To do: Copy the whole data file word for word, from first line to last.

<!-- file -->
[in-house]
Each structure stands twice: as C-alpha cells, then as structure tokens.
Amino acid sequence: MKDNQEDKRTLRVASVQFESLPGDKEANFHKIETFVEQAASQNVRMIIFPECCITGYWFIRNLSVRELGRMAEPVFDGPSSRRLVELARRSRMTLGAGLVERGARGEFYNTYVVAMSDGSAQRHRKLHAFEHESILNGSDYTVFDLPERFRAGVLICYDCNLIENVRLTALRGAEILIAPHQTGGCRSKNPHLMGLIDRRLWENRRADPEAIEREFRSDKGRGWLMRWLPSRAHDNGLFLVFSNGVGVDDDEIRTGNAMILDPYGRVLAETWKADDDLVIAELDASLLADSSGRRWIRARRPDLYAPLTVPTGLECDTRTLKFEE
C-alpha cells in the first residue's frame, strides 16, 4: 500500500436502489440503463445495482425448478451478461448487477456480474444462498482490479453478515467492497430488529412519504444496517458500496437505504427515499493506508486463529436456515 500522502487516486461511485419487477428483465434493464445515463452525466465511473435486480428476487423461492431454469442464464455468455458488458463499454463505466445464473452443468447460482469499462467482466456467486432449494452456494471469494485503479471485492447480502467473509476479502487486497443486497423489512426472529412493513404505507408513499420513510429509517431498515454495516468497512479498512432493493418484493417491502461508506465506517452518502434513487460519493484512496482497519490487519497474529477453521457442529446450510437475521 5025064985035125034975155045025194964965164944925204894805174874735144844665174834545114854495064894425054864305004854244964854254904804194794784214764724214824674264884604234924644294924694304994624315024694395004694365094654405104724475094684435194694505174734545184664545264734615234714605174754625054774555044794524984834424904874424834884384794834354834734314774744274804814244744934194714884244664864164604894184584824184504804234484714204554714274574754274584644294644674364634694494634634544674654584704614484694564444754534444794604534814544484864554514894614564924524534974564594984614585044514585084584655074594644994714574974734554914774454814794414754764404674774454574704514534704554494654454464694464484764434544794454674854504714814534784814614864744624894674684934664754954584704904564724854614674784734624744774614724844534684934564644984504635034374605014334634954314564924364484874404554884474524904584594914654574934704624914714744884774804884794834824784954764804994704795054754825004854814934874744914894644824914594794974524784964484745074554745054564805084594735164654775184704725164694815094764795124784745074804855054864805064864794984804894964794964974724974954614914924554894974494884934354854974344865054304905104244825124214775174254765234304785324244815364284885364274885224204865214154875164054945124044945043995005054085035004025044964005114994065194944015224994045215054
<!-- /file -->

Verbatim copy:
[in-house]
Each structure stands twice: as C-alpha cells, then as structure tokens.
Amino acid sequence: MKDNQEDKRTLRVASVQFESLPGDKEANFHKIETFVEQAASQNVRMIIFPECCITGYWFIRNLSVRELGRMAEPVFDGPSSRRLVELARRSRMTLGAGLVERGARGEFYNTYVVAMSDGSAQRHRKLHAFEHESILNGSDYTVFDLPERFRAGVLICYDCNLIENVRLTALRGAEILIAPHQTGGCRSKNPHLMGLIDRRLWENRRADPEAIEREFRSDKGRGWLMRWLPSRAHDNGLFLVFSNGVGVDDDEIRTGNAMILDPYGRVLAETWKADDDLVIAELDASLLADSSGRRWIRARRPDLYAPLTVPTGLECDTRTLKFEE
C-alpha cells in the first residue's frame, strides 16, 4: 500500500436502489440503463445495482425448478451478461448487477456480474444462498482490479453478515467492497430488529412519504444496517458500496437505504427515499493506508486463529436456515 500522502487516486461511485419487477428483465434493464445515463452525466465511473435486480428476487423461492431454469442464464455468455458488458463499454463505466445464473452443468447460482469499462467482466456467486432449494452456494471469494485503479471485492447480502467473509476479502487486497443486497423489512426472529412493513404505507408513499420513510429509517431498515454495516468497512479498512432493493418484493417491502461508506465506517452518502434513487460519493484512496482497519490487519497474529477453521457442529446450510437475521 5025064985035125034975155045025194964965164944925204894805174874735144844665174834545114854495064894425054864305004854244964854254904804194794784214764724214824674264884604234924644294924694304994624315024694395004694365094654405104724475094684435194694505174734545184664545264734615234714605174754625054774555044794524984834424904874424834884384794834354834734314774744274804814244744934194714884244664864164604894184584824184504804234484714204554714274574754274584644294644674364634694494634634544674654584704614484694564444754534444794604534814544484864554514894614564924524534974564594984614585044514585084584655074594644994714574974734554914774454814794414754764404674774454574704514534704554494654454464694464484764434544794454674854504714814534784814614864744624894674684934664754954584704904564724854614674784734624744774614724844534684934564644984504635034374605014334634954314564924364484874404554884474524904584594914654574934704624914714744884774804884794834824784954764804994704795054754825004854814934874744914894644824914594794974524784964484745074554745054564805084594735164654775184704725164694815094764795124784745074804855054864805064864794984804894964794964974724974954614914924554894974494884934354854974344865054304905104244825124214775174254765234304785324244815364284885364274885224204865214154875164054945124044945043995005054085035004025044964005114994065194944015224994045215054